July 13, 2024
Modoc, US 76 F
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Extreme Heat and the lasting impact

As temperatures rise and the sun blazes down, staying hydrated becomes more crucial than ever. This last weekend many cases of heat stroke and dehydration are on the rise. Dehydration can lead to serious health issues, especially during dangerous hot weather. Whether you’re working outside, exercising, or just trying to stay cool, here are essential tips to keep you hydrated and safe.

Water is vital for maintaining body temperature, lubricating joints and transporting nutrients. In hot weather, your body loses water more rapidly through sweat. If this lost fluid is not replenished, dehydration can set in, leading to heat-related illnesses like heat exhaustion and heat stroke.

Knowing the signs of dehydration can help you take action before it becomes severe. Common symptoms include thirst, dry mouth, dark yellow urine, fatigue, dizziness and confusion.

As temperatures are now reaching over 100 degrees it’s important to prevent dehydration or heat stroke before it occurs. Aim to drink at least eight glasses of water a day. In hot weather, increase this amount based on your activity level and how much you sweat. Having an insulated water bottle nearby is a great way to ensure you are staying cool and hydrated. Make sure to consume water rich fruits and vegetables like watermelon, cucumber, oranges and strawberries that have high water content and can contribute to your hydration needs. Try to avoid drinking caffeine and alcohol on extreme heat days. Both can dehydrate you. If you do consume these beverages, make sure to drink extra water to compensate. A good way to remember to hydrate is to set a reminder for yourself. If you often forget to drink water, set reminders on your phone or use hydration apps to keep track of your intake. If possible, avoid being outdoors during the hottest parts of the day, usually between 10 a.m. and 4 p.m. When working or exercising outside, take regular breaks in shaded areas to cool down and drink water. If you’re sweating heavily, water alone might not be enough. Sports drinks or electrolyte tablets can help replenish lost salts and minerals. Children, the elderly, and those with chronic illnesses are more susceptible to dehydration. Ensure they have access to plenty of fluids and are monitored closely during hot weather.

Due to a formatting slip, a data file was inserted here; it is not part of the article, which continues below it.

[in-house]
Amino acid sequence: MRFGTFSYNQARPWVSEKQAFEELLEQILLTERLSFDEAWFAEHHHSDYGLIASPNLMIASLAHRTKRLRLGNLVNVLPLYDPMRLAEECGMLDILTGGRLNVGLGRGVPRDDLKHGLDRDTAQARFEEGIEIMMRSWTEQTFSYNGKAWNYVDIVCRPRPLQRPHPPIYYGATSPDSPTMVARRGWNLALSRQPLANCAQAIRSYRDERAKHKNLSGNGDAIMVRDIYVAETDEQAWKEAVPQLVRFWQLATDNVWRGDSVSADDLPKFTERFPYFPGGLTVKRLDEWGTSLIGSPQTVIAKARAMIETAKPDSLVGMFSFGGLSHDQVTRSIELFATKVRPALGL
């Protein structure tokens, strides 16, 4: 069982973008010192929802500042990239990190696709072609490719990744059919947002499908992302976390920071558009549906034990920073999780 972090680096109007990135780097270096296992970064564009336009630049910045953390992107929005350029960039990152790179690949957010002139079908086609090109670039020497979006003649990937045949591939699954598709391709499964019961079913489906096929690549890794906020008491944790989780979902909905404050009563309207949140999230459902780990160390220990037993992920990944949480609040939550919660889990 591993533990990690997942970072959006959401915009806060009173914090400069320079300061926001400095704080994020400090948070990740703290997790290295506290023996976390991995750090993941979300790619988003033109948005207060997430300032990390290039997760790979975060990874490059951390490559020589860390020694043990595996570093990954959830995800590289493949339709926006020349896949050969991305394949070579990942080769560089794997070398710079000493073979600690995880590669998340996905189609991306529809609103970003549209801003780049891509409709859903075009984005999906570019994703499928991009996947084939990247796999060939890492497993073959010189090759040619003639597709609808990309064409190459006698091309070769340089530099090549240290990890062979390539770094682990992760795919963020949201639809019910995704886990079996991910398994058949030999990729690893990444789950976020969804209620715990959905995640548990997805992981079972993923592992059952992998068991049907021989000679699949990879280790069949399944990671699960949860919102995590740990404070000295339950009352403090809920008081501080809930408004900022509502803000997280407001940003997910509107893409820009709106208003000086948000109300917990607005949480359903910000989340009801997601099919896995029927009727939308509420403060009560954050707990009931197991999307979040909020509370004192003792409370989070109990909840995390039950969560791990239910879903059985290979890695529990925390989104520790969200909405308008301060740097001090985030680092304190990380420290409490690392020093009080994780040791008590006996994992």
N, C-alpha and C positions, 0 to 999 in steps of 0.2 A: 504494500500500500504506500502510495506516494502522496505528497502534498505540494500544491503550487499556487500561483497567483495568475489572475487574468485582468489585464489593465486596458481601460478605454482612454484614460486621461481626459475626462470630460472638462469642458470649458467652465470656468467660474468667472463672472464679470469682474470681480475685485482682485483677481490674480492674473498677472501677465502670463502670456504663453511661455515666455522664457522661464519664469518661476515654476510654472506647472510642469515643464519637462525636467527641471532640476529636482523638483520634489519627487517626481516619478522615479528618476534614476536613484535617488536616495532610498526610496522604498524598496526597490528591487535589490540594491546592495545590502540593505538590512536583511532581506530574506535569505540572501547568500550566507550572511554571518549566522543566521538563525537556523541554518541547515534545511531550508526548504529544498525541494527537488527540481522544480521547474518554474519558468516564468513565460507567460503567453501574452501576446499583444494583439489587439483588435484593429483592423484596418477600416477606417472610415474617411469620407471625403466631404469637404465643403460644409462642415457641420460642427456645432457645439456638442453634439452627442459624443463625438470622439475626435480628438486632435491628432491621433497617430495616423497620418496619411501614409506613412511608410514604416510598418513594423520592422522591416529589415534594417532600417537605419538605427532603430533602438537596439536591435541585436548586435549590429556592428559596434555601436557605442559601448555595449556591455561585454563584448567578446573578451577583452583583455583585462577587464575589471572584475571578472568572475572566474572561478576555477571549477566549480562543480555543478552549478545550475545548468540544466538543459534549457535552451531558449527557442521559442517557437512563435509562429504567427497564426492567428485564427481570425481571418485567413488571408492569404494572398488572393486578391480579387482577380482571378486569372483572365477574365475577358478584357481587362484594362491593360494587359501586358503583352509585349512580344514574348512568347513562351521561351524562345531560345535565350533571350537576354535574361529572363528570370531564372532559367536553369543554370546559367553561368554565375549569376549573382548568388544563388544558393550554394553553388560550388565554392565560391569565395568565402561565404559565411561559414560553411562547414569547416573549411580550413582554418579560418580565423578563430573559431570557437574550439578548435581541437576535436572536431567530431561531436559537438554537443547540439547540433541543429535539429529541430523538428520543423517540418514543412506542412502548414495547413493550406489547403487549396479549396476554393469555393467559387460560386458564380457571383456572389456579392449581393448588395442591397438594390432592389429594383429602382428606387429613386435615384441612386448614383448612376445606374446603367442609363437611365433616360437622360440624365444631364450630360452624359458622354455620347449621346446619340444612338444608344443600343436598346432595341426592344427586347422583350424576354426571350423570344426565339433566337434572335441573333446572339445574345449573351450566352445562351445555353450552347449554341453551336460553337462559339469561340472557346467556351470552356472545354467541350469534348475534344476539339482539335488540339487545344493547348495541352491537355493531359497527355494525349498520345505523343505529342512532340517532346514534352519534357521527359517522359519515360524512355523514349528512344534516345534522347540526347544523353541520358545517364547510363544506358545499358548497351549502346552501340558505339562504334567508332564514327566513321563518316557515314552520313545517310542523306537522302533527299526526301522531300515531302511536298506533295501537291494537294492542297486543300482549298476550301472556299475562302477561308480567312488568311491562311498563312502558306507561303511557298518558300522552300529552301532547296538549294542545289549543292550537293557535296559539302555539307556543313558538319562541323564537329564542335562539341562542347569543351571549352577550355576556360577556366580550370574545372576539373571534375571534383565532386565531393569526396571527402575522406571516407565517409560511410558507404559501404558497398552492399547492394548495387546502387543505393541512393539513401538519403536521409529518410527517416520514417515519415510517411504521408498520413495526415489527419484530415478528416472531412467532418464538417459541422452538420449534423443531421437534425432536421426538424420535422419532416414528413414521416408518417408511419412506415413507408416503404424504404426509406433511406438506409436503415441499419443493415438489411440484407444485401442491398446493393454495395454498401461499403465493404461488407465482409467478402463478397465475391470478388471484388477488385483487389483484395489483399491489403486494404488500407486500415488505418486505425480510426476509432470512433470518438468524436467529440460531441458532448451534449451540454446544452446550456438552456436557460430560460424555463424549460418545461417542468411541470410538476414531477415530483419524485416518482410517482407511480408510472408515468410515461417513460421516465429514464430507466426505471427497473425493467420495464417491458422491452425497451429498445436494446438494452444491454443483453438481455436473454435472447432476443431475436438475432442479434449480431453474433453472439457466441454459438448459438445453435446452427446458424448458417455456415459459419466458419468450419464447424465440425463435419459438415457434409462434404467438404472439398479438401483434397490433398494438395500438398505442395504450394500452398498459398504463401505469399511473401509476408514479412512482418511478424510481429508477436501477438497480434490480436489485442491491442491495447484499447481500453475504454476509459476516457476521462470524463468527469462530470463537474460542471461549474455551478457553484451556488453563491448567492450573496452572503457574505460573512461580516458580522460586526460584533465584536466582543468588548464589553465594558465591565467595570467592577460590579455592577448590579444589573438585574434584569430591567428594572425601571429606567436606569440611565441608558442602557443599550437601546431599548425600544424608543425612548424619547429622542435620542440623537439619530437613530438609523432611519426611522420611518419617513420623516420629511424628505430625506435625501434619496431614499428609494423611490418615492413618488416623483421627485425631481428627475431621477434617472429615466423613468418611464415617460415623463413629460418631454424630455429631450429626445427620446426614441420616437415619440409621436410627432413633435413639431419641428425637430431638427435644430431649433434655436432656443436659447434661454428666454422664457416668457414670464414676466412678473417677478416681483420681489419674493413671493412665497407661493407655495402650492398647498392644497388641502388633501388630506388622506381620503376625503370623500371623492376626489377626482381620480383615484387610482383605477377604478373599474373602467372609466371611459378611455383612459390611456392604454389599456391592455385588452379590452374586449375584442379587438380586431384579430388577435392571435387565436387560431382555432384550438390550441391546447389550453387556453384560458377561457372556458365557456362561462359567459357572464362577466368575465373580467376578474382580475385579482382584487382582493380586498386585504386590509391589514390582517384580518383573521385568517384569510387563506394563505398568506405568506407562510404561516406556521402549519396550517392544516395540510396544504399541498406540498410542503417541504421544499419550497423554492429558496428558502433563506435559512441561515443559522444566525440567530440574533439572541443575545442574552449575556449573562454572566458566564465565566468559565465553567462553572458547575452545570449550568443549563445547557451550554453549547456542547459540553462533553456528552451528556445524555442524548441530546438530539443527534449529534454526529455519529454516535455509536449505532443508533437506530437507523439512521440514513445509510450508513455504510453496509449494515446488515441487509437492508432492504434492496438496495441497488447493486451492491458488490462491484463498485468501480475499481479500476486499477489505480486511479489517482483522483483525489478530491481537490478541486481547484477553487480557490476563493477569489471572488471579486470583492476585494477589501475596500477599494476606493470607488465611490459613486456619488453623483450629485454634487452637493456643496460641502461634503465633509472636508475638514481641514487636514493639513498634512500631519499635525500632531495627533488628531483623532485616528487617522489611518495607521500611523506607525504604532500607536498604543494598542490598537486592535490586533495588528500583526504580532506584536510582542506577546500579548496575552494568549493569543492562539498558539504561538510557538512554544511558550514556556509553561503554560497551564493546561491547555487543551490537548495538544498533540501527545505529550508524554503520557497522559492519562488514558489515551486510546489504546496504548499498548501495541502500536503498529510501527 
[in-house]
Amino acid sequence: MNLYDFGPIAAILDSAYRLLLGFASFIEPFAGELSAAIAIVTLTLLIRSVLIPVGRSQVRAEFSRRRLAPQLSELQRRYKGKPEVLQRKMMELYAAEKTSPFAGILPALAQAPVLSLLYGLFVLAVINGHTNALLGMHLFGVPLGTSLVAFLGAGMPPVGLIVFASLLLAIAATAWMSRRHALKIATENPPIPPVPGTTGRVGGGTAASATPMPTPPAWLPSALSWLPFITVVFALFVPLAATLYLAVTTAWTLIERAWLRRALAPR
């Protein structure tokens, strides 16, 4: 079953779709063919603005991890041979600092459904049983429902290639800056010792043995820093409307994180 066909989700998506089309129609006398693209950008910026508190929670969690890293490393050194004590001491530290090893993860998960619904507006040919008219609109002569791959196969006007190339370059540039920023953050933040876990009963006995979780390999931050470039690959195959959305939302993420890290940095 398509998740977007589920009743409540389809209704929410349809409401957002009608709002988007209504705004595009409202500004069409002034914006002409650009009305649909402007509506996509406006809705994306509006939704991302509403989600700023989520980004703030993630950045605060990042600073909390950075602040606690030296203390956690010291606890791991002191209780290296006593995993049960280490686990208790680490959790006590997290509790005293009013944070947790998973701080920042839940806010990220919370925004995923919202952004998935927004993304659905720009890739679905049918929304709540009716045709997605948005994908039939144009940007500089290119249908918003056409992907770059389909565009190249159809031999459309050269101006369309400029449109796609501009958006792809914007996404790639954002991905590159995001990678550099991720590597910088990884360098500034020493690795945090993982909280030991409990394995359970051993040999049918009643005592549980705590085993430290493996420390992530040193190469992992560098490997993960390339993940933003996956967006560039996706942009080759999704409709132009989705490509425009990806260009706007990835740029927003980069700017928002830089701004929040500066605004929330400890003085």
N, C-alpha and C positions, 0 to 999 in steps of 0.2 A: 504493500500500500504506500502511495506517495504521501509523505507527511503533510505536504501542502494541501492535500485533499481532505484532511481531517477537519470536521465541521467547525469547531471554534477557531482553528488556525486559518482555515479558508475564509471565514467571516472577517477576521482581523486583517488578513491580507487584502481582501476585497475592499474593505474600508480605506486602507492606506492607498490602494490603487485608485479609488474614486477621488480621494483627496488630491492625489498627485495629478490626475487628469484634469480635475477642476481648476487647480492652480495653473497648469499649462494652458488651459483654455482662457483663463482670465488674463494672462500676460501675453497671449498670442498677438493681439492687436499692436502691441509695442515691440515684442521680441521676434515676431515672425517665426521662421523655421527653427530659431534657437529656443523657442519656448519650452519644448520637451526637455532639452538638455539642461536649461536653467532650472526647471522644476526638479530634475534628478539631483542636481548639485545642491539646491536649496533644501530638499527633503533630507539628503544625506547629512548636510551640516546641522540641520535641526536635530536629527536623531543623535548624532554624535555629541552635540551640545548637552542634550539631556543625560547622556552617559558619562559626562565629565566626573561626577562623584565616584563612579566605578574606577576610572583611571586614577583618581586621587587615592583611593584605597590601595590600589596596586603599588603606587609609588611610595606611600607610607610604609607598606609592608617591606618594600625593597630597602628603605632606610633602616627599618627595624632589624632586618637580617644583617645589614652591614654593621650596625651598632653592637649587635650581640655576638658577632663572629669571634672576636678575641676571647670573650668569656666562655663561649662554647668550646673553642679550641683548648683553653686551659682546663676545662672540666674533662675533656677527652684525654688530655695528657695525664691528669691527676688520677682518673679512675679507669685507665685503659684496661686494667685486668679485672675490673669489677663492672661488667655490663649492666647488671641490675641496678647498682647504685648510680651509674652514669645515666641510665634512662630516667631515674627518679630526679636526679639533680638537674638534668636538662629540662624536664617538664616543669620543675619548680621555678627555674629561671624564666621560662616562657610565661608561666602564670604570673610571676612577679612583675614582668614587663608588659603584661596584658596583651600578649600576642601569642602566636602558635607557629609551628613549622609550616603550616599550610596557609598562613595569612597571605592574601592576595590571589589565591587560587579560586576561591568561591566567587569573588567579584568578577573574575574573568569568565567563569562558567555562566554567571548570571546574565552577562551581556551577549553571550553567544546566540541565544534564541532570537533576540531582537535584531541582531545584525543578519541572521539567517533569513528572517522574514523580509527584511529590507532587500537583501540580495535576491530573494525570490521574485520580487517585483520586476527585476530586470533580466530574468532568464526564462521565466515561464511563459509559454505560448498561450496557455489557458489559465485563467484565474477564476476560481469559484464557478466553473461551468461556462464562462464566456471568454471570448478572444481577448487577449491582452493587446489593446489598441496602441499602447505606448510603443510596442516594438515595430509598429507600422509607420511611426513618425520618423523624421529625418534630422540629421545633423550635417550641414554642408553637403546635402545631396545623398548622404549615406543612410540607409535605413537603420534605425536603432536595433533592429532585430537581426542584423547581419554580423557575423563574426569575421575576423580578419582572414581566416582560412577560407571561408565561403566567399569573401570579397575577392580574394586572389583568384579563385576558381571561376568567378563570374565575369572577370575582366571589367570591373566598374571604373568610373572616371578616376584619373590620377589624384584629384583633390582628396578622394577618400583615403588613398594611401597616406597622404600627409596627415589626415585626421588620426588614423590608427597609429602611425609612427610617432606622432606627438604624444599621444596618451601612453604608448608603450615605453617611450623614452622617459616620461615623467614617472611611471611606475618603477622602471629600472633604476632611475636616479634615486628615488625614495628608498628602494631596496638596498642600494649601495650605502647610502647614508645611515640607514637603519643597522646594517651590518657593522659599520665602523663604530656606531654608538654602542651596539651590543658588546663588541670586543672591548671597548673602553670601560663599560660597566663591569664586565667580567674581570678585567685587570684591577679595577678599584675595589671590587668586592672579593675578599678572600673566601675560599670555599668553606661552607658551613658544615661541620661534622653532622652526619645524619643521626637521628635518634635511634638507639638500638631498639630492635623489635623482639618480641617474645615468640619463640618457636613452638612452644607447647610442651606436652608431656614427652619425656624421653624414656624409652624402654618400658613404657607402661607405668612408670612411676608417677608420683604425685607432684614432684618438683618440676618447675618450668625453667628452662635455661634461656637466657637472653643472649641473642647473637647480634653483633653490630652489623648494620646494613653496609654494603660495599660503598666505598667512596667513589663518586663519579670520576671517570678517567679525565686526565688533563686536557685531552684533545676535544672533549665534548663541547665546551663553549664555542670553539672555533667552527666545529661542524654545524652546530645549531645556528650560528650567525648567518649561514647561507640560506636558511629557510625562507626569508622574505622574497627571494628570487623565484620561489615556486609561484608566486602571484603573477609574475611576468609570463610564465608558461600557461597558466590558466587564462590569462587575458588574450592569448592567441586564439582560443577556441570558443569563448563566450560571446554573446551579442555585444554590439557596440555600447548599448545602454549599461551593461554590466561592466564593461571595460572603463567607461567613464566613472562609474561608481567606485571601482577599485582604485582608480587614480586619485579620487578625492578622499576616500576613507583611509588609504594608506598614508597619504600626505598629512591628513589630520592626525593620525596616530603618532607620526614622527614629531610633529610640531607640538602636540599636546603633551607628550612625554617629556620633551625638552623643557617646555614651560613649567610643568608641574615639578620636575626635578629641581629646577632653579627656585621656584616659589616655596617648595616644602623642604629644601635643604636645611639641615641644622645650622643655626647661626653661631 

Just like humans, animals are also at risk during extreme heat. Pets, livestock and wildlife can suffer from dehydration, heat exhaustion and heat stroke. Here are some tips to keep animals safe:

Provide ample water: Ensure that pets and livestock have access to clean, fresh water at all times. Refill their water bowls frequently and consider adding ice to keep it cool.

Create shady areas: Make sure animals have access to shaded areas where they can escape the direct sunlight. Use tarps, trees or shelters to provide shade.

Limit exercise: Avoid exercising pets during the hottest parts of the day. Take them for walks early in the morning or late in the evening when temperatures are cooler.

Never leave animals in cars: Even with the windows cracked, the temperature inside a car can quickly become deadly. Never leave pets in a parked vehicle.

Watch for signs of heat stress: Symptoms of heat stress in animals include excessive panting, drooling, weakness, vomiting and collapse. If you notice any of these signs, move the animal to a cooler area immediately and provide water. Contact our local veterinarian if the symptoms persist.

It’s also to be aware when you take your animal for a walk or are outside how hot the ground may be for them to walk on. A good rule of thumb is if it’s too hot for you to walk on, then your furry friend shouldn’t either.

Staying hydrated in dangerous hot weather is not just about comfort; it’s about health and safety for both humans and animals. By following these tips, you can help prevent dehydration and protect yourself, your loved ones, and your pets from the dangers of extreme heat. When the temperature rises, your water intake should, too. Stay cool, stay hydrated, and stay safe.

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